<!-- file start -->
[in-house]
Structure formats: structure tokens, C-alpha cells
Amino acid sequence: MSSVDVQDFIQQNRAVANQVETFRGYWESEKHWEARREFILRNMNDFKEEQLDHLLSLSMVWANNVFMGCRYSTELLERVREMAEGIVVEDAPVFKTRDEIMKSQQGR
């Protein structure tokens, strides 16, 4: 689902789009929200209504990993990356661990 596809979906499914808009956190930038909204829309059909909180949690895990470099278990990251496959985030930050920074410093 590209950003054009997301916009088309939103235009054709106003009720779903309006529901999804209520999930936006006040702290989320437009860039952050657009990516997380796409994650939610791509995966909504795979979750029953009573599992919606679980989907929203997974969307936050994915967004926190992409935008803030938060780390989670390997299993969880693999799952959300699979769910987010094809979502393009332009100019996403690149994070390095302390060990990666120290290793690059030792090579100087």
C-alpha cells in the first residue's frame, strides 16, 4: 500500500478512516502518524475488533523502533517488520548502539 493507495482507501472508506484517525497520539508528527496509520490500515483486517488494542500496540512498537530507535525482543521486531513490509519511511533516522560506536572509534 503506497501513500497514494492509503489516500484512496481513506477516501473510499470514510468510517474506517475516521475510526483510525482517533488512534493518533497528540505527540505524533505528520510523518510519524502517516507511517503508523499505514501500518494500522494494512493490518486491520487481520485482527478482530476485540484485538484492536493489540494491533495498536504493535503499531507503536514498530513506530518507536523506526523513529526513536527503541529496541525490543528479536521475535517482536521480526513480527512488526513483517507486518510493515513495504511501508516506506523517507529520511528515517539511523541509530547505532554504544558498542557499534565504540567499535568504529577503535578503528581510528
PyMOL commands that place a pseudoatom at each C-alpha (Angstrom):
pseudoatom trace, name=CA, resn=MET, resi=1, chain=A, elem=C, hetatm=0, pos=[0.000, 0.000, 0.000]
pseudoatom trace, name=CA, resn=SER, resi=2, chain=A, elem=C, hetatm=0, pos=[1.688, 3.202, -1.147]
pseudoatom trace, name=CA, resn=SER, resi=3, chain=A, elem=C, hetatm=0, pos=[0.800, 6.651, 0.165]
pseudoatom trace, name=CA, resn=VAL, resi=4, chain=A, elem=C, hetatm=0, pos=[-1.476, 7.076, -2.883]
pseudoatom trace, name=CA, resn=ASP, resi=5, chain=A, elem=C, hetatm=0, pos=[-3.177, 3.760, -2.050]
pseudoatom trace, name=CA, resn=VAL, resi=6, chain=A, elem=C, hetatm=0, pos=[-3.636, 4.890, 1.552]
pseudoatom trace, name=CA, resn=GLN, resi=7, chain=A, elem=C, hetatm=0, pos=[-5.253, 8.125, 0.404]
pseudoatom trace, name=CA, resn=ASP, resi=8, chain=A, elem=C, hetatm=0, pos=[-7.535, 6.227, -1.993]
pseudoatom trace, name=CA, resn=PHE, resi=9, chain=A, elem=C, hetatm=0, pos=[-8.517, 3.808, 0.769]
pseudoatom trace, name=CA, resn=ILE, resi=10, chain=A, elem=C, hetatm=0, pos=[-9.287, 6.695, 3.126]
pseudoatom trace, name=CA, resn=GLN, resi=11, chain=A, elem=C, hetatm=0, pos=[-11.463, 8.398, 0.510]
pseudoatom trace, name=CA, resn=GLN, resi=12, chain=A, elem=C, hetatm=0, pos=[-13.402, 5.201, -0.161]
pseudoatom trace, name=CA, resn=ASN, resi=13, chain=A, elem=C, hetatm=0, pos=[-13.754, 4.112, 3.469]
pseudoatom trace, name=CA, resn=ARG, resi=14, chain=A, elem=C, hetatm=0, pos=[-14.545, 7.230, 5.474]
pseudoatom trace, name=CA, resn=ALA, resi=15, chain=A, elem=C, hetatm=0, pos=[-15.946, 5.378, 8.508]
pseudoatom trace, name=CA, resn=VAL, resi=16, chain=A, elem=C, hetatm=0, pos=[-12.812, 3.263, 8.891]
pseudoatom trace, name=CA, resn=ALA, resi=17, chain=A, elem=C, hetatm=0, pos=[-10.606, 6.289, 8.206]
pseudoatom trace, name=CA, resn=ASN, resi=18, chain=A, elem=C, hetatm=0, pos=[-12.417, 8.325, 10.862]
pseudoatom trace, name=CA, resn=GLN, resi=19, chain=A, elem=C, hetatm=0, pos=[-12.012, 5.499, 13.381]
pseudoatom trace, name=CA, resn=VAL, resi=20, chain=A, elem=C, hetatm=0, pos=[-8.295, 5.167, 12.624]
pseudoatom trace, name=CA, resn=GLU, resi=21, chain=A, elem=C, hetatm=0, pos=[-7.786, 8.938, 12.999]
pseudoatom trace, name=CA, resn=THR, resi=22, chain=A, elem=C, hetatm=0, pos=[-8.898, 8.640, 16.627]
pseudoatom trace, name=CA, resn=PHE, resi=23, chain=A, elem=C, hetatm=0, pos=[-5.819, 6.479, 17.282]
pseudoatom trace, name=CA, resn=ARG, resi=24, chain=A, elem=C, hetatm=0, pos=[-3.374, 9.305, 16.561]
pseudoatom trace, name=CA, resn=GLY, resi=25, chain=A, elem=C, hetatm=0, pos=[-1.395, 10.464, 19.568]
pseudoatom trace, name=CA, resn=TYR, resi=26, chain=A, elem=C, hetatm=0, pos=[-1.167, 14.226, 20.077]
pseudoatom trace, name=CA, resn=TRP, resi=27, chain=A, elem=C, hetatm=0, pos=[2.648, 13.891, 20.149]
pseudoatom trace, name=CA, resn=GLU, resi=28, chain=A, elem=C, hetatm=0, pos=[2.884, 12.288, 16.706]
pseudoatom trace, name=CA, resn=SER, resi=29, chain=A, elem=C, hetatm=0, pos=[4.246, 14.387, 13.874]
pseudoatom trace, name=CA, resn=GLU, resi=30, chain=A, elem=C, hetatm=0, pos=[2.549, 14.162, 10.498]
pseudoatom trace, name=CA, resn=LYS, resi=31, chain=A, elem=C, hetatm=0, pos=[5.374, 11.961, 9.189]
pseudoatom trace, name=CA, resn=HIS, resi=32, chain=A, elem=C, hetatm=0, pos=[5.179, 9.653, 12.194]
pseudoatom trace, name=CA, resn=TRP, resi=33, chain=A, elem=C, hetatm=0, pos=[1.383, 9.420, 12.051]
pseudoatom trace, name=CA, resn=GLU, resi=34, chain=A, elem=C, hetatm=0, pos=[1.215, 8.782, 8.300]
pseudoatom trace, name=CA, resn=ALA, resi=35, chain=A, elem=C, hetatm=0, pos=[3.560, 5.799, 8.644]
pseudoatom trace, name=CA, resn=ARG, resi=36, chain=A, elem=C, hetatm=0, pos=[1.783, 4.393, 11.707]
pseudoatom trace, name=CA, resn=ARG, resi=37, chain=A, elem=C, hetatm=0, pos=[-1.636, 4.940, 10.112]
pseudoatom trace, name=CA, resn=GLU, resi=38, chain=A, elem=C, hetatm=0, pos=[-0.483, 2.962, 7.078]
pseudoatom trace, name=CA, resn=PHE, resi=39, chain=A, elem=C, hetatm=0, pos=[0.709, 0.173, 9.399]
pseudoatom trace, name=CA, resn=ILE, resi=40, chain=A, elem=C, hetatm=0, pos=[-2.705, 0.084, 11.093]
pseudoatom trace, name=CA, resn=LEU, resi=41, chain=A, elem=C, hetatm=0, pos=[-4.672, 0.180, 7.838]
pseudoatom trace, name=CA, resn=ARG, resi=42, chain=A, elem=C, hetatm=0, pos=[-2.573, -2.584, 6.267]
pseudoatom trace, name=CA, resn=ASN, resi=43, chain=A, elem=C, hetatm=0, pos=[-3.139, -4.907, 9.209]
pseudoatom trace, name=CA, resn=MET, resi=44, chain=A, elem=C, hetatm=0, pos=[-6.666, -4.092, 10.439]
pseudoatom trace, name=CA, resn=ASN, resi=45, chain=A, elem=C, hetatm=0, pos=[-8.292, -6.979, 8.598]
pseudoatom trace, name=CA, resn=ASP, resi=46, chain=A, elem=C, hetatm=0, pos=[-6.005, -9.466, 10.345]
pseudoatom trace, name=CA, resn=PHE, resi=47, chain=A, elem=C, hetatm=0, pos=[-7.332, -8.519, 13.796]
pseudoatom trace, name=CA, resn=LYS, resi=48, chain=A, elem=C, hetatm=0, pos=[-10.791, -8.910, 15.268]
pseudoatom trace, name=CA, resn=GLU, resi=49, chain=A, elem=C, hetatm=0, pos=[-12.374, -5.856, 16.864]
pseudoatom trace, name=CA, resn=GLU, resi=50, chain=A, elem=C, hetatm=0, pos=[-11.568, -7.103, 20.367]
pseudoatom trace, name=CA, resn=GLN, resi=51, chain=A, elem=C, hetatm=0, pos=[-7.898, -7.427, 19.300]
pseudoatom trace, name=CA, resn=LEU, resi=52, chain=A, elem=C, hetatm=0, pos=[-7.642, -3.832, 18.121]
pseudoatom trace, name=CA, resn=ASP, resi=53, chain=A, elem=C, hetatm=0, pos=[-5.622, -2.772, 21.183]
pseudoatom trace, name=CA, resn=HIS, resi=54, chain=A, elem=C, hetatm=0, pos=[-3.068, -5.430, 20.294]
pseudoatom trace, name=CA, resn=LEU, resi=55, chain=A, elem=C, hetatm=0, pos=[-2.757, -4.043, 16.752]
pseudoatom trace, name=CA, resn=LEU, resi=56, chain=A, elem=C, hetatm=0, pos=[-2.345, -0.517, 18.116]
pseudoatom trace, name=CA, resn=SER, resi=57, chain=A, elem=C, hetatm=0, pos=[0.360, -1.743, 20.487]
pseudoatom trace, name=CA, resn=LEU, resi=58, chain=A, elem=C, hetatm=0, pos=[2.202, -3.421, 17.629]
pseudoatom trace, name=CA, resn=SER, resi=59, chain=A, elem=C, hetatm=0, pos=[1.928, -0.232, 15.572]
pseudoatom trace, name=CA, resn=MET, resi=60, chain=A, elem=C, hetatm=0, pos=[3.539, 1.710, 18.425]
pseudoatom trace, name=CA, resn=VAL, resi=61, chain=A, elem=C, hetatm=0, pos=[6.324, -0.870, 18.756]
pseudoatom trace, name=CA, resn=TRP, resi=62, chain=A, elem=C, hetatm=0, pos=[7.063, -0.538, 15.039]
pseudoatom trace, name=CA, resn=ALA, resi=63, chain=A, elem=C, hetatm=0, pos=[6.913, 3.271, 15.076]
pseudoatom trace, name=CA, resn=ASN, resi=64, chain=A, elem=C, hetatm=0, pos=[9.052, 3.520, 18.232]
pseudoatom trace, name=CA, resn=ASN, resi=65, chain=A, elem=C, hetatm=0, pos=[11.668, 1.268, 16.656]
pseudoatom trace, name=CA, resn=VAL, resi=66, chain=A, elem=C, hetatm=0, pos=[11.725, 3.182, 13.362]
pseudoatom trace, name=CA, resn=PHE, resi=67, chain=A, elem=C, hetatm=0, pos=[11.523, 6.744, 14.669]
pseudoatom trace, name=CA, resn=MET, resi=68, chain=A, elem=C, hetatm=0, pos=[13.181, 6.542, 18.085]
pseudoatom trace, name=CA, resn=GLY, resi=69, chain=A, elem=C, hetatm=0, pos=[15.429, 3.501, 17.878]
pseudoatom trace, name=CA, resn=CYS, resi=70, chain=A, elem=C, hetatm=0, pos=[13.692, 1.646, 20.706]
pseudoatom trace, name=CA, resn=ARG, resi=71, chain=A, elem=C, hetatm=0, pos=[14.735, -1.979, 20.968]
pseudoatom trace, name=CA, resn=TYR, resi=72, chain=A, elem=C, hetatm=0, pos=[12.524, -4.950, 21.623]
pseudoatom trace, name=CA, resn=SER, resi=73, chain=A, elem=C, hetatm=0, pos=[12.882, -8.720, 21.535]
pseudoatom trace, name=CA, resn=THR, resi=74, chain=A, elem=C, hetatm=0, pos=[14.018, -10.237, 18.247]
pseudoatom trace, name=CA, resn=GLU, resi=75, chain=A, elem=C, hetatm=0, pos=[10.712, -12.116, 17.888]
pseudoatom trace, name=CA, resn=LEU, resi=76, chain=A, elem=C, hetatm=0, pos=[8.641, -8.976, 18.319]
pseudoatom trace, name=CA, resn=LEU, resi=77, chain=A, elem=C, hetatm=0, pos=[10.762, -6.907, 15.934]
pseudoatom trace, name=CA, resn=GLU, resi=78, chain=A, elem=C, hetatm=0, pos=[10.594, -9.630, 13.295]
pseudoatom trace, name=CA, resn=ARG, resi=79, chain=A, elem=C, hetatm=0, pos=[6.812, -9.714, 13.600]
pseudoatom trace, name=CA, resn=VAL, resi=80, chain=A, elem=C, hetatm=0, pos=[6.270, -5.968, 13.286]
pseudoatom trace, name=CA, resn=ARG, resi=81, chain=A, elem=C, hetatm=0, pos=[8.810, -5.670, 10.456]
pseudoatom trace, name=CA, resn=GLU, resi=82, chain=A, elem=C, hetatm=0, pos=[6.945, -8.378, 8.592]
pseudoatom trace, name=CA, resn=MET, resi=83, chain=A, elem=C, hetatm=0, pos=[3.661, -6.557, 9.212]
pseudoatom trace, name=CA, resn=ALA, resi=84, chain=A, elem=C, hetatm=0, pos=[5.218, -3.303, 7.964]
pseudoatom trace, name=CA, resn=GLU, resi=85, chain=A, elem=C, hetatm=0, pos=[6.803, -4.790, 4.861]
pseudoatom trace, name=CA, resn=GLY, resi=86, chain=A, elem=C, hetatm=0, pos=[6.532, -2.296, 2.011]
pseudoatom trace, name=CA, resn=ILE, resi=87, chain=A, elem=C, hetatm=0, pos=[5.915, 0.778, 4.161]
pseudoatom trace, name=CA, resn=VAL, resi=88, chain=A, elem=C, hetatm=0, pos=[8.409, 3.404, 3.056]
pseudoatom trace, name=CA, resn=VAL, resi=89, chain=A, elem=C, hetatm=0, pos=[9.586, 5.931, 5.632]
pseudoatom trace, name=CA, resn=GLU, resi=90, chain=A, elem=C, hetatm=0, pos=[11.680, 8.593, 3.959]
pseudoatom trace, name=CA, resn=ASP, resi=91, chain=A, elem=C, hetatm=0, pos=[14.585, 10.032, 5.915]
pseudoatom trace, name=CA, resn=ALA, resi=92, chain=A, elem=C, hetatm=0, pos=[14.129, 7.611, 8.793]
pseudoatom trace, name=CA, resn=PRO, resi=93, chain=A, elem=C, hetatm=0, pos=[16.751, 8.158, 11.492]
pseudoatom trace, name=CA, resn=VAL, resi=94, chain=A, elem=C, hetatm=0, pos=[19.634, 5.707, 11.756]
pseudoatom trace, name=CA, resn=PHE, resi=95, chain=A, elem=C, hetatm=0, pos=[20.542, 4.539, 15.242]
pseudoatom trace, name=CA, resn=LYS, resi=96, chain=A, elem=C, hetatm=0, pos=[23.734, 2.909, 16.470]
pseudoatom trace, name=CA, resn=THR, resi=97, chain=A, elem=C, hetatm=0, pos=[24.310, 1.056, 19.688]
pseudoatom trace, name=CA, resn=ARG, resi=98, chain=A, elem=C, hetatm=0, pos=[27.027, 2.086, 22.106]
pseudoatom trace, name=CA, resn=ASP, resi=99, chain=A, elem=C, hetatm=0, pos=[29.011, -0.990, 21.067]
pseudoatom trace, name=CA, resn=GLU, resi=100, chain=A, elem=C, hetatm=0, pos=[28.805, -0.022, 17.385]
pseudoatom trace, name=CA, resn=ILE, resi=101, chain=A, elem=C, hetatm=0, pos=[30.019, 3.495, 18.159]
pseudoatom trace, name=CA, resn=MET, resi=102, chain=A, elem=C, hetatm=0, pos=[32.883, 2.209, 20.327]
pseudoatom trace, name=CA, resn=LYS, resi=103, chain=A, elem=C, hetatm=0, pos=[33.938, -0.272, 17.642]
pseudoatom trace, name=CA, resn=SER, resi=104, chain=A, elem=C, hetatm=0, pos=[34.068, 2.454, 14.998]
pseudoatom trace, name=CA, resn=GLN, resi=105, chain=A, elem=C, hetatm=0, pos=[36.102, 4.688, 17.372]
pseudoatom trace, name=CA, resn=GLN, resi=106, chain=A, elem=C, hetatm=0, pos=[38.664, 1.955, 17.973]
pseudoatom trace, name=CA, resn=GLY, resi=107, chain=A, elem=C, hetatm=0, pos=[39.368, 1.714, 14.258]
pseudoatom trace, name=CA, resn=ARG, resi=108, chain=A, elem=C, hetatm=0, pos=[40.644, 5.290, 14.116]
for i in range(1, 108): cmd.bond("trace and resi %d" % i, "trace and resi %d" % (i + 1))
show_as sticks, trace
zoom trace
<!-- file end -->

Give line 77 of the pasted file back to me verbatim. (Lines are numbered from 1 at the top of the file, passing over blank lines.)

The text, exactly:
pseudoatom trace, name=CA, resn=ARG, resi=71, chain=A, elem=C, hetatm=0, pos=[14.735, -1.979, 20.968]